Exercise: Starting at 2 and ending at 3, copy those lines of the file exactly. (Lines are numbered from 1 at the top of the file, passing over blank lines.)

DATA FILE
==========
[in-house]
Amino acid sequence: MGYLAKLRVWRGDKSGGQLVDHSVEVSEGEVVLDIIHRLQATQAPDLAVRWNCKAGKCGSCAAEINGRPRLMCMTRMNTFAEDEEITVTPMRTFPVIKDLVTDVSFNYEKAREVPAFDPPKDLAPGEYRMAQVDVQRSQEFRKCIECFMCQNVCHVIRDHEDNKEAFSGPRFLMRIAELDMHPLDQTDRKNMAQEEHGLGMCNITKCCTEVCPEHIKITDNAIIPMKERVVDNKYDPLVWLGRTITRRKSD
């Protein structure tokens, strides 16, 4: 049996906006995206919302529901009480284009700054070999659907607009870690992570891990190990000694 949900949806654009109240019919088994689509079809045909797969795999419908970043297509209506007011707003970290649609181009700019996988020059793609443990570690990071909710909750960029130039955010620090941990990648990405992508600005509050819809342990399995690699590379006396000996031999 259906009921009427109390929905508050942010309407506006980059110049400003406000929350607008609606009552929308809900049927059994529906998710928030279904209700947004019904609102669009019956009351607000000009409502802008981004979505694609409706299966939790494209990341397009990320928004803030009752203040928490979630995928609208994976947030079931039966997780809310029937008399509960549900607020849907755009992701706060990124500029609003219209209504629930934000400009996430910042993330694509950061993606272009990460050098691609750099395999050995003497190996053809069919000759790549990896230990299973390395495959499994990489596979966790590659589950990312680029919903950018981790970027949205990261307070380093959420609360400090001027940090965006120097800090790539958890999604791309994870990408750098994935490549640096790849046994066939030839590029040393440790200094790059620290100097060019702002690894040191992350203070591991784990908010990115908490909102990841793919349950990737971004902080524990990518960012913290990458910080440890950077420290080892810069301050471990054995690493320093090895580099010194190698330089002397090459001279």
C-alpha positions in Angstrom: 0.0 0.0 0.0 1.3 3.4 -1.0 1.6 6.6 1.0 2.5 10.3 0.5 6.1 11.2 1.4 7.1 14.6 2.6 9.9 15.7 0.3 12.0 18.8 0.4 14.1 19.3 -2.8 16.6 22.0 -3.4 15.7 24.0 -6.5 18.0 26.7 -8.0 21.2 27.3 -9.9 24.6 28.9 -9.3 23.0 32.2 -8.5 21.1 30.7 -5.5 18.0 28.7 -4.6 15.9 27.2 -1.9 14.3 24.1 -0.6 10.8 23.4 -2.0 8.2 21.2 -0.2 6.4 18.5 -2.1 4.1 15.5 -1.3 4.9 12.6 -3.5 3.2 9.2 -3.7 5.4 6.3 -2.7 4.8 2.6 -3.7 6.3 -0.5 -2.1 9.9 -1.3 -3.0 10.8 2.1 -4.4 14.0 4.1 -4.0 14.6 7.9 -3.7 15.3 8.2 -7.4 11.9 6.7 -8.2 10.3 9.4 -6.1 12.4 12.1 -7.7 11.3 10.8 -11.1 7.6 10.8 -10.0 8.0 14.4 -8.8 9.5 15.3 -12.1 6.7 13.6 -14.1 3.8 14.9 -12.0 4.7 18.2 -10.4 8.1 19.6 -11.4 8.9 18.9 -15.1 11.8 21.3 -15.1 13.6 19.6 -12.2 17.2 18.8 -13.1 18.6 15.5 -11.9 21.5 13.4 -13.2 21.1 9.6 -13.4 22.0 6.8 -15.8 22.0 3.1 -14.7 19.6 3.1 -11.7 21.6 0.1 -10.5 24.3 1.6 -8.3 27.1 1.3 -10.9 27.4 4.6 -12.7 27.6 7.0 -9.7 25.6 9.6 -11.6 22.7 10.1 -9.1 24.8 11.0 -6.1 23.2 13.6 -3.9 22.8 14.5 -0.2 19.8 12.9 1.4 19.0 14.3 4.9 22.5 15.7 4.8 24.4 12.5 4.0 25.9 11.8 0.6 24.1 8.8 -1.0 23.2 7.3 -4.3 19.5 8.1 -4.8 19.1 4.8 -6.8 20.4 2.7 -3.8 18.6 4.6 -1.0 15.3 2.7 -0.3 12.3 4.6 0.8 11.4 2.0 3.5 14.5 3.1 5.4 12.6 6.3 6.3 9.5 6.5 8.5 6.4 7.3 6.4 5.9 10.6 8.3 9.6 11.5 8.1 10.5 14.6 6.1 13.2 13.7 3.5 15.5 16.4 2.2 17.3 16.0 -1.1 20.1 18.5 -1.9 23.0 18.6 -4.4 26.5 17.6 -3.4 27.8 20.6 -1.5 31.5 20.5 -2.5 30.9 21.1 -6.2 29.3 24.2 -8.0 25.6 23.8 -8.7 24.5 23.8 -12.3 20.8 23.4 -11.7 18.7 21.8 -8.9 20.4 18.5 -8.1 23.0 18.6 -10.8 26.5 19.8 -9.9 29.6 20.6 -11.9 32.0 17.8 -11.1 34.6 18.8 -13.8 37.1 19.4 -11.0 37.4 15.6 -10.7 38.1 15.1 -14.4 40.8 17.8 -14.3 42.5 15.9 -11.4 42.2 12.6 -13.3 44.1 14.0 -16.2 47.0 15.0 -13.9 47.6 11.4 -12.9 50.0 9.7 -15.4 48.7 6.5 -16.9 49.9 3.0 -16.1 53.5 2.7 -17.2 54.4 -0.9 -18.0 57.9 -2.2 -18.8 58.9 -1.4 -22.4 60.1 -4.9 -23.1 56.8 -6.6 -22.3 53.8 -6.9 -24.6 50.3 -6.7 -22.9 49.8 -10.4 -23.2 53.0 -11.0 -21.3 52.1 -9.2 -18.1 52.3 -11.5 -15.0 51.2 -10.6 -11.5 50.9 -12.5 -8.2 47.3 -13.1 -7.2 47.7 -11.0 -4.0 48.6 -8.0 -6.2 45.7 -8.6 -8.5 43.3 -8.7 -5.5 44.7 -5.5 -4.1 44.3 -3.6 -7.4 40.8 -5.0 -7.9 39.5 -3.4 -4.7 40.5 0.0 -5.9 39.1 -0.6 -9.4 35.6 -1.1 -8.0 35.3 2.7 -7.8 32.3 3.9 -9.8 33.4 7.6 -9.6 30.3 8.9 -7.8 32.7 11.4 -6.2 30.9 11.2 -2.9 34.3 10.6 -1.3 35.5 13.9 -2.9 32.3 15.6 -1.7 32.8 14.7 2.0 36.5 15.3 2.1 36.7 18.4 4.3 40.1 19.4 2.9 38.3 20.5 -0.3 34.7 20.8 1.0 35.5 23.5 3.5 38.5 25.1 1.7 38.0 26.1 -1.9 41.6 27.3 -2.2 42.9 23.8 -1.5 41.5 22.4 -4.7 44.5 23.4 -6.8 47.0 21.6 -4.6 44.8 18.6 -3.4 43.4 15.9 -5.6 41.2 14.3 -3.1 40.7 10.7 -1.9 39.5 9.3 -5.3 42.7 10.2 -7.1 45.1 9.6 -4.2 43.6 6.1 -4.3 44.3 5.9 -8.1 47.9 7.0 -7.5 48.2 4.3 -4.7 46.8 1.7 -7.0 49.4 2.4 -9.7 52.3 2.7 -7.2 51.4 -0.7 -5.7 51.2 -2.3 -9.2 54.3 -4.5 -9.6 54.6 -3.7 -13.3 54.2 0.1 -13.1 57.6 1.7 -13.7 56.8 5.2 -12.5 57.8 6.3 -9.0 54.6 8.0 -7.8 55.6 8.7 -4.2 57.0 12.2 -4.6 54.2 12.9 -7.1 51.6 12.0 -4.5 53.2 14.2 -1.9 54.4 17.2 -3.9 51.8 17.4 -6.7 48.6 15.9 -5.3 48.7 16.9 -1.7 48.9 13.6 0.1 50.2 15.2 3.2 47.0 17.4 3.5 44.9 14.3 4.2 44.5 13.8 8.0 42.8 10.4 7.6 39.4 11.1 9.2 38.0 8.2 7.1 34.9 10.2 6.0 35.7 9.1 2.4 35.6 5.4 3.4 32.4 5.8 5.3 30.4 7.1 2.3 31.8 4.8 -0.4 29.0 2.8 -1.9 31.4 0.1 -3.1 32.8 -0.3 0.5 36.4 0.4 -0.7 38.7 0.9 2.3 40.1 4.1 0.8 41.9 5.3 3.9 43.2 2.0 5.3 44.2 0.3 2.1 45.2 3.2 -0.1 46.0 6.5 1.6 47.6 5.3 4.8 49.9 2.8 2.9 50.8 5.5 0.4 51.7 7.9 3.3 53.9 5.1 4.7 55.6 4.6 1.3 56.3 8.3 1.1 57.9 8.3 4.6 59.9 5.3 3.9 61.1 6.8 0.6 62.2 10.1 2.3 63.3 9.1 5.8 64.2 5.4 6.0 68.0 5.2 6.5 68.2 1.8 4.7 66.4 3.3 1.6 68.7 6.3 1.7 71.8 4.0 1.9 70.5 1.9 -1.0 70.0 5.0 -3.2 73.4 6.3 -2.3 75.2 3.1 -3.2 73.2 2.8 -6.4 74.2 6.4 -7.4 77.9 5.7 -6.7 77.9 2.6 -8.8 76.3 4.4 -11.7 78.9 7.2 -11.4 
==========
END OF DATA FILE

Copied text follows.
Amino acid sequence: MGYLAKLRVWRGDKSGGQLVDHSVEVSEGEVVLDIIHRLQATQAPDLAVRWNCKAGKCGSCAAEINGRPRLMCMTRMNTFAEDEEITVTPMRTFPVIKDLVTDVSFNYEKAREVPAFDPPKDLAPGEYRMAQVDVQRSQEFRKCIECFMCQNVCHVIRDHEDNKEAFSGPRFLMRIAELDMHPLDQTDRKNMAQEEHGLGMCNITKCCTEVCPEHIKITDNAIIPMKERVVDNKYDPLVWLGRTITRRKSD
């Protein structure tokens, strides 16, 4: 049996906006995206919302529901009480284009700054070999659907607009870690992570891990190990000694 949900949806654009109240019919088994689509079809045909797969795999419908970043297509209506007011707003970290649609181009700019996988020059793609443990570690990071909710909750960029130039955010620090941990990648990405992508600005509050819809342990399995690699590379006396000996031999 259906009921009427109390929905508050942010309407506006980059110049400003406000929350607008609606009552929308809900049927059994529906998710928030279904209700947004019904609102669009019956009351607000000009409502802008981004979505694609409706299966939790494209990341397009990320928004803030009752203040928490979630995928609208994976947030079931039966997780809310029937008399509960549900607020849907755009992701706060990124500029609003219209209504629930934000400009996430910042993330694509950061993606272009990460050098691609750099395999050995003497190996053809069919000759790549990896230990299973390395495959499994990489596979966790590659589950990312680029919903950018981790970027949205990261307070380093959420609360400090001027940090965006120097800090790539958890999604791309994870990408750098994935490549640096790849046994066939030839590029040393440790200094790059620290100097060019702002690894040191992350203070591991784990908010990115908490909102990841793919349950990737971004902080524990990518960012913290990458910080440890950077420290080892810069301050471990054995690493320093090895580099010194190698330089002397090459001279």